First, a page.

The real 16-bit games did everything they could to escape their 16-bit nature. They pulled every graphical trick and programming trick they could. The modern "16-bit" games revel in it. The sharp corners are emphasized instead of hidden. The backgrounds are set apart from the foregrounds.

It's not about immersion, because if they wanted immersion, they wouldn't be making a 16-bit game. It's about a feel and a concept.

The funny part is when they start using techniques that the "16-bit" games couldn't use in the first place.

1: Take a look at the left side of that pipe. You see the tricky thing?

It's rotated.

The Super Nintendo couldn't do that. The Nintendo absolutely couldn't. Easy use of rotation only showed up as of the PSX era, deep into the realism push.

(Okay, the Super Nintendo sort of could, but only one layer out of its 4. It certainly couldn't rotate multiple things independently unless you had a cartridge with special rendering hardware, like Starfox or Yoshi's Island.)

2: The contrast is a little tricky here, but this comes from the third screenshot up above. It's the same deal as #1: rotated clouds. These clouds zip around the level wildly while you're playing. That's not a 16-bit effect, that's a modern hardware accelerator. Can't fool me!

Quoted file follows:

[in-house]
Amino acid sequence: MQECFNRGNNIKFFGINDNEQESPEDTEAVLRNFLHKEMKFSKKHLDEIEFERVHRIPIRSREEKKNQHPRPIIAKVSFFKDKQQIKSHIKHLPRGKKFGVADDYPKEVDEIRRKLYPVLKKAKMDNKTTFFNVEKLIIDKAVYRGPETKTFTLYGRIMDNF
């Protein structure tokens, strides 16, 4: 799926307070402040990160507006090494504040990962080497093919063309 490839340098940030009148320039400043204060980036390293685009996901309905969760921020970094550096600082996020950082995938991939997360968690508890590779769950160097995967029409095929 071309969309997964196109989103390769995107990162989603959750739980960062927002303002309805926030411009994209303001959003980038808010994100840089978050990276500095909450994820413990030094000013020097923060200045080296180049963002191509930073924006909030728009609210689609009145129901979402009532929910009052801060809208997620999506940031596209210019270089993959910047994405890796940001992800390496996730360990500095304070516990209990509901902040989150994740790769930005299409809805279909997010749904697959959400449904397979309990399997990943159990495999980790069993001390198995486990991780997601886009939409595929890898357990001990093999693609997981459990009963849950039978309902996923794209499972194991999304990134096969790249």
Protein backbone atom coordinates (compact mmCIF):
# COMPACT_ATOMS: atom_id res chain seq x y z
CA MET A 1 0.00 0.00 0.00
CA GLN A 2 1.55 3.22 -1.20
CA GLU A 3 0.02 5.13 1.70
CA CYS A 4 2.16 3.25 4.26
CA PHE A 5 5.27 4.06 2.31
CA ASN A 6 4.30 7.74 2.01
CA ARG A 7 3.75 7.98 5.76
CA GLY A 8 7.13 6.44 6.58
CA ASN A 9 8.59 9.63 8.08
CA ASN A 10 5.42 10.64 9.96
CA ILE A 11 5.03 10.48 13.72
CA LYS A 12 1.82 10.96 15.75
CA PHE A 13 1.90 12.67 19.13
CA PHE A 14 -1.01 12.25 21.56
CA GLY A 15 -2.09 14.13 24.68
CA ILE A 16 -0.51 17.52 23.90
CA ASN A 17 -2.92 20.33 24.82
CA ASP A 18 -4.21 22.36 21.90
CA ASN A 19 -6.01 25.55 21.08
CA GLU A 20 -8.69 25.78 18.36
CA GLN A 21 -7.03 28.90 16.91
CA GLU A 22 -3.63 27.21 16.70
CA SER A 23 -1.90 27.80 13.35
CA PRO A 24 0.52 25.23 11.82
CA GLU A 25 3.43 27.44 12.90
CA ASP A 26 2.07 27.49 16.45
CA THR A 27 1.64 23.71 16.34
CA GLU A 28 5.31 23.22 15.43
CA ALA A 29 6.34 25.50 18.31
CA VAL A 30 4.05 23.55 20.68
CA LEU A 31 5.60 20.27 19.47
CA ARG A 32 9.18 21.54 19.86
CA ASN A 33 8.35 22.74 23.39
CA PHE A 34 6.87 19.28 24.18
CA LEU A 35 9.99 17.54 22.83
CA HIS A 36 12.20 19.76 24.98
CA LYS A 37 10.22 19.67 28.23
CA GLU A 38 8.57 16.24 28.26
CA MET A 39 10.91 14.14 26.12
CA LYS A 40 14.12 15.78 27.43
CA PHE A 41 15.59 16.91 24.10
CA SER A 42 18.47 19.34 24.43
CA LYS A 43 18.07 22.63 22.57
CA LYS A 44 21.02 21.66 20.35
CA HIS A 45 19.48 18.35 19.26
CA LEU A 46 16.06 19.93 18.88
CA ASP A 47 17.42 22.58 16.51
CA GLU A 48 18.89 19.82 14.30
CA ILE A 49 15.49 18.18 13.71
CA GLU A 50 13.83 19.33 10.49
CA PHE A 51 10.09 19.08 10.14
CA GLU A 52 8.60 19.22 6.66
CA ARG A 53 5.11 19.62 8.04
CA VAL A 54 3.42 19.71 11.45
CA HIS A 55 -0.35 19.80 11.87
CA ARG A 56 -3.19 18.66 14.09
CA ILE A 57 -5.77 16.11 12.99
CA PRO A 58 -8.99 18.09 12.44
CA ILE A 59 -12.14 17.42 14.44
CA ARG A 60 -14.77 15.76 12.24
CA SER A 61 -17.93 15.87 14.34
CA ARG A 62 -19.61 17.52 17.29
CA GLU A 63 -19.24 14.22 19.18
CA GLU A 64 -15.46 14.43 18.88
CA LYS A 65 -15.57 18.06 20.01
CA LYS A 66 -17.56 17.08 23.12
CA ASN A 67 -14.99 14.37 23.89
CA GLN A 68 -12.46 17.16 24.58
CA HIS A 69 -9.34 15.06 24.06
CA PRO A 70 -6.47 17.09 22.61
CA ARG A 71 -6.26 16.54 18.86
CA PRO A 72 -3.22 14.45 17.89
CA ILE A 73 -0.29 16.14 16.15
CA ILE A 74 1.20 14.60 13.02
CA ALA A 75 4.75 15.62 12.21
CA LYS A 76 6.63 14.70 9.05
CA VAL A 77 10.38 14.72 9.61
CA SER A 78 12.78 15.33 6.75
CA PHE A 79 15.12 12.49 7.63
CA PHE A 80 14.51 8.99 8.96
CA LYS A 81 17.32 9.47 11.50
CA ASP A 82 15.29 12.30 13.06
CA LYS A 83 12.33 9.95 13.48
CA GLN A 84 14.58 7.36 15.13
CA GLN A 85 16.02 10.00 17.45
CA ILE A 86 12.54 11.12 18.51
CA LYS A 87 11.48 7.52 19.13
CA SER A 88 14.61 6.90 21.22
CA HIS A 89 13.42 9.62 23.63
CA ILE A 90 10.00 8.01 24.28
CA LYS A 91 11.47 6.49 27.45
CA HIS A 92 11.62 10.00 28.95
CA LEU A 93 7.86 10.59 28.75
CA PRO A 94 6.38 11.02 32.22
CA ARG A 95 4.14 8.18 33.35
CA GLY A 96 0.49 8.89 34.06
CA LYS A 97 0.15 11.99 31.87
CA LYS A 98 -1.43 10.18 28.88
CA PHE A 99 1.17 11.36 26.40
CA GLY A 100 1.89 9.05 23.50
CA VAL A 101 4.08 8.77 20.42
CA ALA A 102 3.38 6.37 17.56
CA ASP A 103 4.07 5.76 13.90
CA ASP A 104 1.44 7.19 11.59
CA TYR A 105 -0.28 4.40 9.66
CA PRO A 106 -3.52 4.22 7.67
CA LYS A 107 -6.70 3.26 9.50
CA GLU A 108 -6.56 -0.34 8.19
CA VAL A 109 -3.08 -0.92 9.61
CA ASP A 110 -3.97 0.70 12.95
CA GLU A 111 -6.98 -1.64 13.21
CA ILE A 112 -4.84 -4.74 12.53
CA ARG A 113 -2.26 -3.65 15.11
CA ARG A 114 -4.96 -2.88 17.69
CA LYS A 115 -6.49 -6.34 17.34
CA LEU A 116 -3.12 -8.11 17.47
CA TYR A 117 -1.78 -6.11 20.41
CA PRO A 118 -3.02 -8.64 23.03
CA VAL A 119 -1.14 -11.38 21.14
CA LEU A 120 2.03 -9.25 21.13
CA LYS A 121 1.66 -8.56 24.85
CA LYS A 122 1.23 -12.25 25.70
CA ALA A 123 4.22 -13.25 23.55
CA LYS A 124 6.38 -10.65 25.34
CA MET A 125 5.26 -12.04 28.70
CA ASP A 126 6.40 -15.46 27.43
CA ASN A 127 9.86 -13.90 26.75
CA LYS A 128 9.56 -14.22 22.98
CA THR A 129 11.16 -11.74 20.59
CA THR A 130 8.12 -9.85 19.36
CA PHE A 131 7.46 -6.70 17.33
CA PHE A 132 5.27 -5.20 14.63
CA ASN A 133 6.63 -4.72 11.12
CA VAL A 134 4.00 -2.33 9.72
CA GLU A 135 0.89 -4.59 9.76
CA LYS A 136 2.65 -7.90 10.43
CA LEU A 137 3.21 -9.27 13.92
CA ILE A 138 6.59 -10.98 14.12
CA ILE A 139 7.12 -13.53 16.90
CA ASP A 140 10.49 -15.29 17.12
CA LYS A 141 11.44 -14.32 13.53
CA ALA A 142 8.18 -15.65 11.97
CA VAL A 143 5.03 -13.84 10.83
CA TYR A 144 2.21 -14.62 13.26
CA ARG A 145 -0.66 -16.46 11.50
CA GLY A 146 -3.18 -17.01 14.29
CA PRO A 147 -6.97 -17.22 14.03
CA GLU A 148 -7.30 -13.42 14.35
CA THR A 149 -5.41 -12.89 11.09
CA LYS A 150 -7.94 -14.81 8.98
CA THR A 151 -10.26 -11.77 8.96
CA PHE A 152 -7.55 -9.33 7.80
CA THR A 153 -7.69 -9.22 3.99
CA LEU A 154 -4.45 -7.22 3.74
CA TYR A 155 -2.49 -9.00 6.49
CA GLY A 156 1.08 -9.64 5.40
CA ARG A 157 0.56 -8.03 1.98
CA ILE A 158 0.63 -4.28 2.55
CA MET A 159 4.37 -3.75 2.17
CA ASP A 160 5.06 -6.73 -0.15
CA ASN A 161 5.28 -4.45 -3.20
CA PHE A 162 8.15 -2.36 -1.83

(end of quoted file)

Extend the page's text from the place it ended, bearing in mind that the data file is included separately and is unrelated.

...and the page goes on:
3: Super Meat Boy has some really wonderful lighting effects. In this case, the pit below Meat Boy is emitting light, which is pouring up through the hole and illuminating everything. Again, this is the kind of thing that the classic consoles just couldn't do. Light compositing takes some moderately hefty hardware, and transparencies only showed up in the Super Nintendo era. In this case it's actually even worse than you'd think. The crumbly-looking blocks that Meat Boy is gripping will actually disintegrate after a second or two of being touched, and the lighting effects adjust instantly. That sort of complex lighting is well out of reach of 16-bit consoles, but because it can be easily applied to "16-bit" worlds, and because it looks really quite awesome, it's common in games like this. See Gish for more examples of this lighting style.

(Also not a coincidence – Gish and Super Meat Boy share a substantial portion of their development staff.)

4: You never see old games intentionally making the world blockier than necessary. They do everything they can to make it less blocky. But take a look at this lava – it's obviously and intentionally chunkier than the rest of the level. Big pixels, about twice as large as the pixels on the solid objects, and they're not even grid-aligned. That's not done for the sake of the hardware. That's a pure stylistic choice.

But if you want a really ridiculous example . . .

5: These pixels aren't even square! Look at them! They're ridiculously tall! And I don't even know what's going on with the pixel sizing. On the edge there's tiny, tiny pixels. In the middle there's big chunky pixels. In the fire, there's pixels of all shapes and sizes, glomped together into a flame effect that looks distinctly old-school while having absolutely nothing in common with old-school platform limitations.